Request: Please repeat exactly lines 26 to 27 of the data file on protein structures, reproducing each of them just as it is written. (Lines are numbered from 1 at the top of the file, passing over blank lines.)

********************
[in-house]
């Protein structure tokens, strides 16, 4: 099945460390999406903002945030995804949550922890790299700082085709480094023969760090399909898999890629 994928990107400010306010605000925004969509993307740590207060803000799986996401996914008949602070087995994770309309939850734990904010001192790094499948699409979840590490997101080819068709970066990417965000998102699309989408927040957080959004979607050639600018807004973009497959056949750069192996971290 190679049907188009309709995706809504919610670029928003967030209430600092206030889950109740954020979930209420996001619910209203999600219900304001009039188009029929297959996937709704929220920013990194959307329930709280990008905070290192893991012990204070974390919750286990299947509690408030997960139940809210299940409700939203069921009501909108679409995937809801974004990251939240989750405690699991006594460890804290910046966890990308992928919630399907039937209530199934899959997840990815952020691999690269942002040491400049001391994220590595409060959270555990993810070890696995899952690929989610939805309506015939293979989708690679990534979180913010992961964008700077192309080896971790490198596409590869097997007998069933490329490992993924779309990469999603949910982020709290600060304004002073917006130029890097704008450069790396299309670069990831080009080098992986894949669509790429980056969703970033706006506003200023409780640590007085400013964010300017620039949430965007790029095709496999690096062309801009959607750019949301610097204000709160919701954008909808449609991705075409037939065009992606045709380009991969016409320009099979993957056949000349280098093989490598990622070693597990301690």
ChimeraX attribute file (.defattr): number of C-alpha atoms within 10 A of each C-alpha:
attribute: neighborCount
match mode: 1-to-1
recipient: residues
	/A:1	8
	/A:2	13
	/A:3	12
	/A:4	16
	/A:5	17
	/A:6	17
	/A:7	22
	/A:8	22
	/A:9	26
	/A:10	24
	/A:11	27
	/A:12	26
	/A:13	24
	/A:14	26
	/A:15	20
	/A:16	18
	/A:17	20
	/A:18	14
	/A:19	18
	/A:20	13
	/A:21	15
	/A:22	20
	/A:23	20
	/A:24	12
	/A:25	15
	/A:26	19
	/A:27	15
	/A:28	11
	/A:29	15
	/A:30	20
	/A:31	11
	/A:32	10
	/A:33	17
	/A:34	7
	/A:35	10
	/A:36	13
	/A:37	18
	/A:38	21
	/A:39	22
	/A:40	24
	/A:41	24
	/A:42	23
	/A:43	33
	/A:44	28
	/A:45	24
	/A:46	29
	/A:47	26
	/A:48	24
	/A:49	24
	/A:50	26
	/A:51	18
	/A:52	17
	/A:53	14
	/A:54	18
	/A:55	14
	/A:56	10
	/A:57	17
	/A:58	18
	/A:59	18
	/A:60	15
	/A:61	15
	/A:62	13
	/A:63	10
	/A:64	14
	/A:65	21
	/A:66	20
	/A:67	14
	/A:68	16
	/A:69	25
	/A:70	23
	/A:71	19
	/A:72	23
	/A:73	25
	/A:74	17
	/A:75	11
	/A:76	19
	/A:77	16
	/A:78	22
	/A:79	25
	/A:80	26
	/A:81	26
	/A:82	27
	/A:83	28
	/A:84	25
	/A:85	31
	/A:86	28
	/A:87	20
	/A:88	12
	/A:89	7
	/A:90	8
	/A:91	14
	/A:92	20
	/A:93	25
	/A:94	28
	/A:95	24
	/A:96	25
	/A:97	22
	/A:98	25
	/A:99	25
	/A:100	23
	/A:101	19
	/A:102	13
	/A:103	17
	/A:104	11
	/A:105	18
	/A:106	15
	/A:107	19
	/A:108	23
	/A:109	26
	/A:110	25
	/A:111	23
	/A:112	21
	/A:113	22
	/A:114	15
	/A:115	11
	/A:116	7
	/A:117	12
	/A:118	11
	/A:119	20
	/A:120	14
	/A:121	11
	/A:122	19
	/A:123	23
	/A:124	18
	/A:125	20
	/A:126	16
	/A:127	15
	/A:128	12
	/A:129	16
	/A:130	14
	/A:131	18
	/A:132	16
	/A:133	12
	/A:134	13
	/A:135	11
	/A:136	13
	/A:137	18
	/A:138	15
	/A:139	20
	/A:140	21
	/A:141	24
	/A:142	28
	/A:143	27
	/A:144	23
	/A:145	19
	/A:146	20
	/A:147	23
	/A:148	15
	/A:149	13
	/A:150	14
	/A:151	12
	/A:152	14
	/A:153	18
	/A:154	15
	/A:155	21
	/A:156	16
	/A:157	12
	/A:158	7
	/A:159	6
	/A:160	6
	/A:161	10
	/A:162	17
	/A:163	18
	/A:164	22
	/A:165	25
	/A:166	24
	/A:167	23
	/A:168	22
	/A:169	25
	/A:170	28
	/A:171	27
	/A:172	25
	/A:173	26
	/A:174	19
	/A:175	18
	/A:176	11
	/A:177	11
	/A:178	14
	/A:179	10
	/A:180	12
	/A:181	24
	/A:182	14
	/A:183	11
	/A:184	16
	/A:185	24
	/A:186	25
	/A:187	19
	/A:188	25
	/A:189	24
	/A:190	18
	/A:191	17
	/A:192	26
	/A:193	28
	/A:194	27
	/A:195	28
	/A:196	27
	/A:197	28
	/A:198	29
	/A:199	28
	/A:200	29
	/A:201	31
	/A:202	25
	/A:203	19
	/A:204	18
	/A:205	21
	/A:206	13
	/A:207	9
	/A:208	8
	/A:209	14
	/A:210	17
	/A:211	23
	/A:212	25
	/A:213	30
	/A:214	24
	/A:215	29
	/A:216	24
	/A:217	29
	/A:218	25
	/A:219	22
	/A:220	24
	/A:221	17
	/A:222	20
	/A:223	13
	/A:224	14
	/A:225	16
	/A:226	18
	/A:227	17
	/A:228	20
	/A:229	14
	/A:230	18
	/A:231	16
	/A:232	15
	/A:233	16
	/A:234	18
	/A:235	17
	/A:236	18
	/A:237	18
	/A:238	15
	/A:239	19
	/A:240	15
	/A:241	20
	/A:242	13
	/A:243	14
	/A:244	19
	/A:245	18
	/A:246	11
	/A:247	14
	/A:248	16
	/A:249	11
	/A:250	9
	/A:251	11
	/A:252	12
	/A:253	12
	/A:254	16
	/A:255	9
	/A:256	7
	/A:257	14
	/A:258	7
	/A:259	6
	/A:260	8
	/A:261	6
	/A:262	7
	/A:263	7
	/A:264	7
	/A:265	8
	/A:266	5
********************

	/A:20	13
	/A:21	15